Subverting the self-portrait: Photographer Chan-hyo Bae satirizes Western culture by inserting himself into evocative images

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Subverting the self-portrait: Photographer Chan-hyo Bae satirizes Western culture by inserting himself into evocative images


“Existing in Costume Sleeping Beauty” (2009), a photograph by London-based Korean artist Chan-hyo Bae, is included in his first book recently published by the Museum of Photography in Seoul. Bae, 44, elicited sensation with his mise-en-scene and portrait photos in which he placed himself in old European female costumes. [THE MUSEUM OF PHOTOGRAPHY]

The first book of photography by London-based Korean artist Chan-hyo Bae has been published by the Museum of Photography, eastern Seoul.

Bae, 44, is well know for his “Existing in Costume” series, a group of elaborate mise-en-scene and portrait photos, in which the artist himself poses in old European clothing for women, restaging folktales and Tudor history. The series explores Western cultural stereotypes and alienation based on what Bae experienced as an Asian man in Britain.

The title of Bae’s book is the same as the series and it includes 52 photos in five categories. The first four are sub-series of “Existing in Costume.”

The categories are “Self-Portraits,” which show Bae in women’s clothing he loaned from museums, ranging from a medieval robe to a 19th-century empire dress; “Fairy Tales” in which he recreates scenes from “Cinderella,” “Snow White” and others with himself playing the princesses; “Punishment,” in which he appears as kings and queens who were executed, such as Mary, Queen of Scots; and “Witch Hunting,” in which he appears as a witch in a forest of mystic ambience.


Born in Busan, Bae graduated from London’s Slade School of Fine Art in 2007. In several notes, he said the “Existing in Costume” series drew its inspiration from his sense of being estranged and excluded as a foreign student in Britain. The photo project is part of his effort to understand Western culture, which he only learned about in theory in Korea.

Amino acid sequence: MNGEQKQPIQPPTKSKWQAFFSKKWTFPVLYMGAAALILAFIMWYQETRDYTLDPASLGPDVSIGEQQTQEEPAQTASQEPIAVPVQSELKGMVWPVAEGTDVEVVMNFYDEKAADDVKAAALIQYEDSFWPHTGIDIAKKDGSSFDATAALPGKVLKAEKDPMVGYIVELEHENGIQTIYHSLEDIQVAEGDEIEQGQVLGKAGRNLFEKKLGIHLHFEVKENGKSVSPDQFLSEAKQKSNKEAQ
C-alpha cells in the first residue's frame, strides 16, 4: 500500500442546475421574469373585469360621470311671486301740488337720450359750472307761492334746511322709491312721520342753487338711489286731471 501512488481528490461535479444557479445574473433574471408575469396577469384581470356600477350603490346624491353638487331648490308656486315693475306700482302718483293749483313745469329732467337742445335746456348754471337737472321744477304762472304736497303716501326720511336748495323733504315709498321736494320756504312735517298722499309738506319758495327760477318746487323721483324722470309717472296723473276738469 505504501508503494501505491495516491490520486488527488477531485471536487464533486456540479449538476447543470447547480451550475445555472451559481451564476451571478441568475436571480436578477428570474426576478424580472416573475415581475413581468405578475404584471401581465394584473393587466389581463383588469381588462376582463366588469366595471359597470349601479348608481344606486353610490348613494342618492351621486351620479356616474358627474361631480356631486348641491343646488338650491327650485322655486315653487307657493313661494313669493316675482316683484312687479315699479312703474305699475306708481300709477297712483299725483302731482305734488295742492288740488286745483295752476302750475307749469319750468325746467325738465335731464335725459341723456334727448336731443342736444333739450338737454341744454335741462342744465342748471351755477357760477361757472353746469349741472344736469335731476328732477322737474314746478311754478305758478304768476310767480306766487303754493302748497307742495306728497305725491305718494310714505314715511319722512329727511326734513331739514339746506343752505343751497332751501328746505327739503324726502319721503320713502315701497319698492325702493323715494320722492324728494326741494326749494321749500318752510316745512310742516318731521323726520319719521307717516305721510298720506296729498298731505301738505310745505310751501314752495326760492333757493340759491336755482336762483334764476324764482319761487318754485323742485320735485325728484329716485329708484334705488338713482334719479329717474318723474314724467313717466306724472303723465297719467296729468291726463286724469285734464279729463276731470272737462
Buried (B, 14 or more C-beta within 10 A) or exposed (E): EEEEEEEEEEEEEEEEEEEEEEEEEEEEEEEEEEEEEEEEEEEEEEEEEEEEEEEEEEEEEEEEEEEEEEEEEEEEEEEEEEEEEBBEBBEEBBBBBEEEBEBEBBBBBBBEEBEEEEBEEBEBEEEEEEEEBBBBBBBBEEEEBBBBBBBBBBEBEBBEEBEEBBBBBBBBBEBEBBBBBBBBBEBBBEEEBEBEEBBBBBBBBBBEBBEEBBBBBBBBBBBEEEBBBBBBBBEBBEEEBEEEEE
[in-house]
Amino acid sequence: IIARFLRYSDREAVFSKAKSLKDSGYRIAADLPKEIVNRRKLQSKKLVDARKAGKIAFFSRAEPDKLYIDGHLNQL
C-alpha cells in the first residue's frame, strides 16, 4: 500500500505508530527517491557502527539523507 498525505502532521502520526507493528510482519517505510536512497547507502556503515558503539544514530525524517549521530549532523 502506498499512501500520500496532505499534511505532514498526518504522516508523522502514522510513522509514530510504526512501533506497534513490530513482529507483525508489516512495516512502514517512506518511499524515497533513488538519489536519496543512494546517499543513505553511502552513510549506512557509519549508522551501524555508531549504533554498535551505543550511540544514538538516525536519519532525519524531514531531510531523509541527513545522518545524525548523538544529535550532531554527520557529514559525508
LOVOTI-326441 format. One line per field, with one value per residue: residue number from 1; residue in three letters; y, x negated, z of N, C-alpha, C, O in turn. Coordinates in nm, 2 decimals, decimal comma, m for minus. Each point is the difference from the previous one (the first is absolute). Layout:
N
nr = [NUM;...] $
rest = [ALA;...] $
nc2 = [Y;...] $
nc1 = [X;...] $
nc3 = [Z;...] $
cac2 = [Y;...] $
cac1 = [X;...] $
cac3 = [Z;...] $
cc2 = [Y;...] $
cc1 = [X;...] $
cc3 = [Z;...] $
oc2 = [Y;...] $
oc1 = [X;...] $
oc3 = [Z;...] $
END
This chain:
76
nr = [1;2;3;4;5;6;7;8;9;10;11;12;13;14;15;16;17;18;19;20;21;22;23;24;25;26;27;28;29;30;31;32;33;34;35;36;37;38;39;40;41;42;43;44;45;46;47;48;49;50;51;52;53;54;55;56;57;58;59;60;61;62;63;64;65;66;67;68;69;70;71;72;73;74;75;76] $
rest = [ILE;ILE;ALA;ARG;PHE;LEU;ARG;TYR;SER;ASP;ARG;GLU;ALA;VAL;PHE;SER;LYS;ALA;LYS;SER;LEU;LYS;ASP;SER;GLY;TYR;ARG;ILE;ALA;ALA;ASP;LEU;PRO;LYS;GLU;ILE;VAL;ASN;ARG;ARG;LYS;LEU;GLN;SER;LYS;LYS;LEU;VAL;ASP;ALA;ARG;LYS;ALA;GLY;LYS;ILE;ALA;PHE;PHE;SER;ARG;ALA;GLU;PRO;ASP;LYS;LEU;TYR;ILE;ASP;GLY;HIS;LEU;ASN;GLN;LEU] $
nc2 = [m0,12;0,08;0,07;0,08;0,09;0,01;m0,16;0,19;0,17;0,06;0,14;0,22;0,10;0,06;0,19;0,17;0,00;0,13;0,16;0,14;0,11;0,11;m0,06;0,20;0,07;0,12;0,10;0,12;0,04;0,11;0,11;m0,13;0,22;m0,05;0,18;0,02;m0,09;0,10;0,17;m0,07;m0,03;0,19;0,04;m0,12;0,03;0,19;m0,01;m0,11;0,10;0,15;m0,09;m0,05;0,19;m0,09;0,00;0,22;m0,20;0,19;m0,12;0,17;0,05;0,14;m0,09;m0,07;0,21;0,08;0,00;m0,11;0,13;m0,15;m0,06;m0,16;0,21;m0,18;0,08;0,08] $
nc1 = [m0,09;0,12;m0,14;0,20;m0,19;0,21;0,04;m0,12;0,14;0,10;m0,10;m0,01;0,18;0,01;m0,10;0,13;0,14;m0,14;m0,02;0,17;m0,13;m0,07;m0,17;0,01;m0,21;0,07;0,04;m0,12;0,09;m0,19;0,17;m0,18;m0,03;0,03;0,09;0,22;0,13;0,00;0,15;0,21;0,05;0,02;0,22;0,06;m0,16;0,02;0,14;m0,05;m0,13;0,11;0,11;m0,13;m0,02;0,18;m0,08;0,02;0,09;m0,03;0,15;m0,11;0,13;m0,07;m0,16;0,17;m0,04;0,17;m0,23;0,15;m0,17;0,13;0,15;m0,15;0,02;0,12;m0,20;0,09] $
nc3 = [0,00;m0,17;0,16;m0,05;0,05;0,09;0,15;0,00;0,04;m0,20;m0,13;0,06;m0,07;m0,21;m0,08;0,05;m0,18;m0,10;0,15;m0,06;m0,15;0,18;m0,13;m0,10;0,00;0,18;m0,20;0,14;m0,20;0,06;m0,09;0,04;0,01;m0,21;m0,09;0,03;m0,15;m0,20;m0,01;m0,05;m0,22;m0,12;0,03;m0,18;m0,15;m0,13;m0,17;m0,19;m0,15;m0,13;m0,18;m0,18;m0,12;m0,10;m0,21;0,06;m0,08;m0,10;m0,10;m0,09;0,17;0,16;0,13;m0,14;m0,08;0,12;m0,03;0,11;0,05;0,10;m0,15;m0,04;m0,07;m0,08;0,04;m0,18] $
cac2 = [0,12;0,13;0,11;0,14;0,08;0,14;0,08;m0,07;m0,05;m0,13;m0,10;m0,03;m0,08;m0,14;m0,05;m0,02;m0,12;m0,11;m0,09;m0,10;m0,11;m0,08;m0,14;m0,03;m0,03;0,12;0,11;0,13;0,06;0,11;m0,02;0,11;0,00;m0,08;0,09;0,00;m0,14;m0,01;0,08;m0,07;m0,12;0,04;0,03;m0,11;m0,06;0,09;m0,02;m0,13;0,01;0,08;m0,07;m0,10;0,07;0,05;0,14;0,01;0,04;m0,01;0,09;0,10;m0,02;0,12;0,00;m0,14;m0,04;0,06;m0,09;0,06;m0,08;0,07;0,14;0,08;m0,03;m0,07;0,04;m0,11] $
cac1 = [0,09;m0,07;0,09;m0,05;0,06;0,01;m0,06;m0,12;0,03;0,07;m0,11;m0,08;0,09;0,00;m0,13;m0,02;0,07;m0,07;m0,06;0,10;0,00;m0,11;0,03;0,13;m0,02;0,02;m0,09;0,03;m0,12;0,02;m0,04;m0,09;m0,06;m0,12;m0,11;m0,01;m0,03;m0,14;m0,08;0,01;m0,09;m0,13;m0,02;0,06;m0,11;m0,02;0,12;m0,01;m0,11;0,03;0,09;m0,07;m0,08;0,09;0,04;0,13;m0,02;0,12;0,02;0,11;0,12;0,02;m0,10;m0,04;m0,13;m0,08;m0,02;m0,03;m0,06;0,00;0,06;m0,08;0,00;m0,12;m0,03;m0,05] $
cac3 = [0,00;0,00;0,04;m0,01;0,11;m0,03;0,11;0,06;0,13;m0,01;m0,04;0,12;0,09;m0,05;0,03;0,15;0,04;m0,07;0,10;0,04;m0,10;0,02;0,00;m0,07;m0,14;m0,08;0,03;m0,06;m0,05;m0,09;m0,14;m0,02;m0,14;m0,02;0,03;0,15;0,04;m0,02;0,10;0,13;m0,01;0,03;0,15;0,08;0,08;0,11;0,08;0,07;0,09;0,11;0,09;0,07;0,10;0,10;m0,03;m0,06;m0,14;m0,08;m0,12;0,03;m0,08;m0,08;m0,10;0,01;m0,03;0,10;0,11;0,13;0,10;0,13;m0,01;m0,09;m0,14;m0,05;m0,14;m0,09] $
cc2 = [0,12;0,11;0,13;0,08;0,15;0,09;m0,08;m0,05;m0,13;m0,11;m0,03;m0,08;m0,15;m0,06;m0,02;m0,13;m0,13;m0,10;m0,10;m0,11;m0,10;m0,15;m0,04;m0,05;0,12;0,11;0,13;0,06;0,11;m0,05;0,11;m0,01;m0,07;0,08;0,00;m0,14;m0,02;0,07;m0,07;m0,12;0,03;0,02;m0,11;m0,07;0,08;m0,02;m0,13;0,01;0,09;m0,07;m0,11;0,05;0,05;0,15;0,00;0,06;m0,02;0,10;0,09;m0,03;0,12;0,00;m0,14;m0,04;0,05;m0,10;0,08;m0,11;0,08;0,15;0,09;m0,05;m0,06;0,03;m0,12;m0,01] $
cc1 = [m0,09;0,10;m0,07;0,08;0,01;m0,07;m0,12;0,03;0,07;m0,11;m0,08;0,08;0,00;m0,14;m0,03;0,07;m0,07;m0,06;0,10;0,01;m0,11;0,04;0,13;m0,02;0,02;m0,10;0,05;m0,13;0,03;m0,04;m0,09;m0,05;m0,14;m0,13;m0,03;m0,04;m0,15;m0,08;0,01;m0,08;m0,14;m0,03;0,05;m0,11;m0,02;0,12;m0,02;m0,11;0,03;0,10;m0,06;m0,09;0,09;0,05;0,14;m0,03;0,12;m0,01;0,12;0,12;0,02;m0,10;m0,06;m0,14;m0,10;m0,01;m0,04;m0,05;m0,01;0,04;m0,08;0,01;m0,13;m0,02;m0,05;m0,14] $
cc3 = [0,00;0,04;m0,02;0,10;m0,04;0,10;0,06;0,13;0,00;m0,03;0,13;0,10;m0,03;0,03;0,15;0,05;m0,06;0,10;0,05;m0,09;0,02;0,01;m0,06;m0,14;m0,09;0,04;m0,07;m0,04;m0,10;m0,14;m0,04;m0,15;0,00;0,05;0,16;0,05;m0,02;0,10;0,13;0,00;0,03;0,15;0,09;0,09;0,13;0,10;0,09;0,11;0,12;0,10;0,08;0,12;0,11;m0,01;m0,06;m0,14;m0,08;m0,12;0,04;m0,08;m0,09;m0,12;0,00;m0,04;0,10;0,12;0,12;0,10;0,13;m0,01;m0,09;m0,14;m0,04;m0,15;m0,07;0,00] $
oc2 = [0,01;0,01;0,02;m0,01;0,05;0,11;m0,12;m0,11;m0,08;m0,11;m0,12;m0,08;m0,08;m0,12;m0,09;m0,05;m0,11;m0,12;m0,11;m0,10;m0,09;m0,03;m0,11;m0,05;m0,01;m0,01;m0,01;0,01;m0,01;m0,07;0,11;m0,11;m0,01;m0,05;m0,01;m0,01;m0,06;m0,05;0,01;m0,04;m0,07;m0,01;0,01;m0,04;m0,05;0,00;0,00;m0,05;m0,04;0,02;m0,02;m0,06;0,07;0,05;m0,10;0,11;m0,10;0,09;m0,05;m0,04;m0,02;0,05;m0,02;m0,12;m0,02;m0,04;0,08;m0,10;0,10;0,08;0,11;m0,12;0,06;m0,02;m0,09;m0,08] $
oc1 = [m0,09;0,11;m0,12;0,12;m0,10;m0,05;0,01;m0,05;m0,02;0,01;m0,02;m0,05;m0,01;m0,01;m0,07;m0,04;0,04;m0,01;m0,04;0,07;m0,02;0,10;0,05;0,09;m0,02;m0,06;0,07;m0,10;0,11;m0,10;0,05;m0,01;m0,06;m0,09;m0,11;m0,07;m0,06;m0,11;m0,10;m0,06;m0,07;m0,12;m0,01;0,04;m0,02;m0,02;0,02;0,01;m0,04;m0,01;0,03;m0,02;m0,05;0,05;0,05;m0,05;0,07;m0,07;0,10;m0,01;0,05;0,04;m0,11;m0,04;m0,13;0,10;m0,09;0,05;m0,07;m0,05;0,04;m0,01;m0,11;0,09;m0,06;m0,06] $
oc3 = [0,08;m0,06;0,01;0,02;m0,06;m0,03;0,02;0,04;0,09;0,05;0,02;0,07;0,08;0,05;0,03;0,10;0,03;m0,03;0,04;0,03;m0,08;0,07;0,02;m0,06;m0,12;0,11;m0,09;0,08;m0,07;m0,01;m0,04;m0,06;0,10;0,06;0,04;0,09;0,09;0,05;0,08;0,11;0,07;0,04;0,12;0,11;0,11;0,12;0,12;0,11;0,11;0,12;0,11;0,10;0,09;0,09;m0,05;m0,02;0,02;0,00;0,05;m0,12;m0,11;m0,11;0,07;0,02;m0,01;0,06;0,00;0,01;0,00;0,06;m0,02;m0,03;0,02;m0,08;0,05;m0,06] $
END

“Similar to the ways Western philosophers and anthropologists chose to analyze cultures foreign to them by designating them as ‘the Other,’ in an inversion of ‘Western’ norm, Chan-hyo Bae reverses the perspective by examining ‘the West’ as ‘the Other’ from his personal, non-Western, point of view,” wrote photography critic and curator Bill Kouwenhoven in the book “Existing in Costume.”


Bae’s new book covers his five photography series, including the latest “Jumping into the Oil Paintings,” left. “The Assumption of the Virgin - Matteo di Giovanni”(2018) is one of the works in the new series, right. [THE MUSEUM OF PHOTOGRAPHY]

But, why women’s clothing? Bae once said it is “to express existence as another person.” He also said he portrays “not women but the other gender who are not men,” in his works.

Art critic Kim Hong-hee pointed out that the East was perceived as “the Other” by Western men, but women were also seen in the same way, so the female is a metaphor for the East. She also points out Bae never exaggerates or caricatures femininity in his works but maintains “distance from the viewers with a blank face with cold posture.”

Based on Kouwenhoven’s and Kim’s writings, Bae’s works can be read as his agender self-portraits as the combination of women, Asian men and all “the Others” alienated and colonized in mainstream Western culture.

The last category in the book is the “Jumping into the Oil Paintings” series, in which the artist places himself at the center of paintings by Western masters from the collection of the National Gallery in London.

The book can be found at the Museum of Photography, eastern Seoul. It will be also released in London with Bae’s new solo show at Purdy Hicks Gallery in London staring on March 8.

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